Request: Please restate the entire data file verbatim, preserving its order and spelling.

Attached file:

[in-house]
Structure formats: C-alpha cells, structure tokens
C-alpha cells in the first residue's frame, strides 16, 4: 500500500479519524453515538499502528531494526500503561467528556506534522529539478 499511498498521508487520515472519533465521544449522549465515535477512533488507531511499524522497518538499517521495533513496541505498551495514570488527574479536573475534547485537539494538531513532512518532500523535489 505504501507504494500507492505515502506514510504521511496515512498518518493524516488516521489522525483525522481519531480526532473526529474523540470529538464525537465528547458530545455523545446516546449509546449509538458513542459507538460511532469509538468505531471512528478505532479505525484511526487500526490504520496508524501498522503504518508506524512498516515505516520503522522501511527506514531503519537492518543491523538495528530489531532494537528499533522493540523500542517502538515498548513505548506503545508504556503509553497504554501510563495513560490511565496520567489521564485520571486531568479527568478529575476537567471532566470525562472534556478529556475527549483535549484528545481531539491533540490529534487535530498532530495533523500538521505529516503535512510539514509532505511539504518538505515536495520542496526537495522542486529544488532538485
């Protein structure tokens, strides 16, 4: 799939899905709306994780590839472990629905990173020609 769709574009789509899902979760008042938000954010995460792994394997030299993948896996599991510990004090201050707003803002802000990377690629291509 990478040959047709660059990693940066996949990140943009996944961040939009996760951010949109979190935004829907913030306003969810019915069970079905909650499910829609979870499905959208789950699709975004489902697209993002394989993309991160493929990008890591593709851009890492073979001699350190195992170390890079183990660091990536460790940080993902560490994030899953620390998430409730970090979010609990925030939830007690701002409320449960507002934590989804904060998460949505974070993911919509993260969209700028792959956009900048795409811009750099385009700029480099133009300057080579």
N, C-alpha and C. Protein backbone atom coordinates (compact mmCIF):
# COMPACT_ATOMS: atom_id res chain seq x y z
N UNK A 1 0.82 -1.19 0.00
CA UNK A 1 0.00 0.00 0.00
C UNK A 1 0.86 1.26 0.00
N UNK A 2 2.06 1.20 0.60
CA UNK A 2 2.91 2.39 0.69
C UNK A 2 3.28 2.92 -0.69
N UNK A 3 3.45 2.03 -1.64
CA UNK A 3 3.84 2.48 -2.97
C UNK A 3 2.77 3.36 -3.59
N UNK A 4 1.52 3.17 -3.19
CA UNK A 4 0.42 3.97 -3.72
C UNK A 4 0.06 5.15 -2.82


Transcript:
[in-house]
Structure formats: C-alpha cells, structure tokens
C-alpha cells in the first residue's frame, strides 16, 4: 500500500479519524453515538499502528531494526500503561467528556506534522529539478 499511498498521508487520515472519533465521544449522549465515535477512533488507531511499524522497518538499517521495533513496541505498551495514570488527574479536573475534547485537539494538531513532512518532500523535489 505504501507504494500507492505515502506514510504521511496515512498518518493524516488516521489522525483525522481519531480526532473526529474523540470529538464525537465528547458530545455523545446516546449509546449509538458513542459507538460511532469509538468505531471512528478505532479505525484511526487500526490504520496508524501498522503504518508506524512498516515505516520503522522501511527506514531503519537492518543491523538495528530489531532494537528499533522493540523500542517502538515498548513505548506503545508504556503509553497504554501510563495513560490511565496520567489521564485520571486531568479527568478529575476537567471532566470525562472534556478529556475527549483535549484528545481531539491533540490529534487535530498532530495533523500538521505529516503535512510539514509532505511539504518538505515536495520542496526537495522542486529544488532538485
């Protein structure tokens, strides 16, 4: 799939899905709306994780590839472990629905990173020609 769709574009789509899902979760008042938000954010995460792994394997030299993948896996599991510990004090201050707003803002802000990377690629291509 990478040959047709660059990693940066996949990140943009996944961040939009996760951010949109979190935004829907913030306003969810019915069970079905909650499910829609979870499905959208789950699709975004489902697209993002394989993309991160493929990008890591593709851009890492073979001699350190195992170390890079183990660091990536460790940080993902560490994030899953620390998430409730970090979010609990925030939830007690701002409320449960507002934590989804904060998460949505974070993911919509993260969209700028792959956009900048795409811009750099385009700029480099133009300057080579």
N, C-alpha and C. Protein backbone atom coordinates (compact mmCIF):
# COMPACT_ATOMS: atom_id res chain seq x y z
N UNK A 1 0.82 -1.19 0.00
CA UNK A 1 0.00 0.00 0.00
C UNK A 1 0.86 1.26 0.00
N UNK A 2 2.06 1.20 0.60
CA UNK A 2 2.91 2.39 0.69
C UNK A 2 3.28 2.92 -0.69
N UNK A 3 3.45 2.03 -1.64
CA UNK A 3 3.84 2.48 -2.97
C UNK A 3 2.77 3.36 -3.59
N UNK A 4 1.52 3.17 -3.19
CA UNK A 4 0.42 3.97 -3.72
C UNK A 4 0.06 5.15 -2.82